Earth Day 2013
Wisconsin’s climate is changing before our eyes
But unfortunately it is.
This past week’s heavy rains aren’t necessarily caused by global warming, but they do fit the long-term climate trends Wisconsin is experiencing.
“Weather is always going to be variable,” said Matt Howard, director of the city’s Office of Environmental Sustainability. “But when you’ve got an intense storm or an intense rain or an intense drought that certainly fits the pattern of the long-term trend. We’re seeing the evidence play out in the past four or five years in a number of very intense storms.”
And despite our current cool temperatures, Wisconsin is actually going through a long-term warming trend. In 2012, Wisconsin broke more high-temperature records than any other state in the country, according to data from the National Climatic Data Center, a branch of the National Oceanic and Atmospheric Administration (NOAA). The new high-temperature records were hotter by an average of a whopping 4.4 degrees.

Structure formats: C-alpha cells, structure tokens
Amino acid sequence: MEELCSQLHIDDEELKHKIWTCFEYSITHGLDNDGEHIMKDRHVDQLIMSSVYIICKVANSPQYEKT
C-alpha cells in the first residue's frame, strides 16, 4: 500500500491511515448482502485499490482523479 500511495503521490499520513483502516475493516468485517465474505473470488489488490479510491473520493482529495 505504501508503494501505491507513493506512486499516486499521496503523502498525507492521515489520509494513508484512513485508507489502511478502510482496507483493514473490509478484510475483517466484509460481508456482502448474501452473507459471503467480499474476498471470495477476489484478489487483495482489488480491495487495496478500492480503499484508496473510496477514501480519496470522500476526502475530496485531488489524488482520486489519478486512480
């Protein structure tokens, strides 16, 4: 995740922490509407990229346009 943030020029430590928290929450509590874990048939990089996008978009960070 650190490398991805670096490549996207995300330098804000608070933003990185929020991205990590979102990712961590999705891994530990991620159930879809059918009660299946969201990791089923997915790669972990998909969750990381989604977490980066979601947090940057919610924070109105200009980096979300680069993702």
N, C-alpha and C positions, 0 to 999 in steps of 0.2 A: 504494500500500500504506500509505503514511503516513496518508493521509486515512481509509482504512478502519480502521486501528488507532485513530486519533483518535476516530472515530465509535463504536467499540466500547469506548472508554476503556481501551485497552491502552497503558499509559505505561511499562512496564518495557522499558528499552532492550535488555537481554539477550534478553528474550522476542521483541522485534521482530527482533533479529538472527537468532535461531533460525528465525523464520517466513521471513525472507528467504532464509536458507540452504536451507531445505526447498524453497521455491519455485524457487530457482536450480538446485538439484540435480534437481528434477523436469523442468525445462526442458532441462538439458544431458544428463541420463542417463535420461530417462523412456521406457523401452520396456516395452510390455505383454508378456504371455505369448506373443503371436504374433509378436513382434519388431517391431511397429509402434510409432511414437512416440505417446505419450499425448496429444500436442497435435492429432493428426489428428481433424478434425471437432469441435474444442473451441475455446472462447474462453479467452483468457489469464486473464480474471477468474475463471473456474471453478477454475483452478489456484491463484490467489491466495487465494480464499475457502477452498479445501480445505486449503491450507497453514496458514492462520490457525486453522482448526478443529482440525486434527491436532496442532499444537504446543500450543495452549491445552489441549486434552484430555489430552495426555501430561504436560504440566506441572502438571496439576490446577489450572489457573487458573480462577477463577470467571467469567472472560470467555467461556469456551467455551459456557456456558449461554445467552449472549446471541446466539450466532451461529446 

The scientists are telling us that we need to get used to more extreme rainstorms and more broken records because Wisconsin’s climate is changing—and the changes will become more intense in our lifetimes, with potentially deadly results if we don’t act now.
The first step is to stop producing such a high volume of heat-trapping greenhouse gasses through our consumption of fossil fuels, said Carolyn Betz, program manager for the Madison-based Wisconsin Initiative on Climate Change Impacts. That won’t prevent the long-term changes that are already underway, but it can mitigate climate change’s negative impacts on our health and environment.
“Unfortunately, climate change is one of those things that is long term,” Betz said.
Less Snow and More Extreme Heat by 2050
Researchers at the Wisconsin Initiative on Climate Change Impacts (WICCI), a project of the state Department of Natural Resources (DNR) and UW-Madison’s Nelson Institute for Environmental Studies, have been studying the state’s changing climate and the impact of those changes on state residents, our natural resources and our “built environment.”
Looking backwards, the WICCI researchers documented that Wisconsin has gotten wetter and warmer since 1950. Winter and summer temperatures are now higher, especially at night, while autumns have stayed the same or cooled in some regions of the state.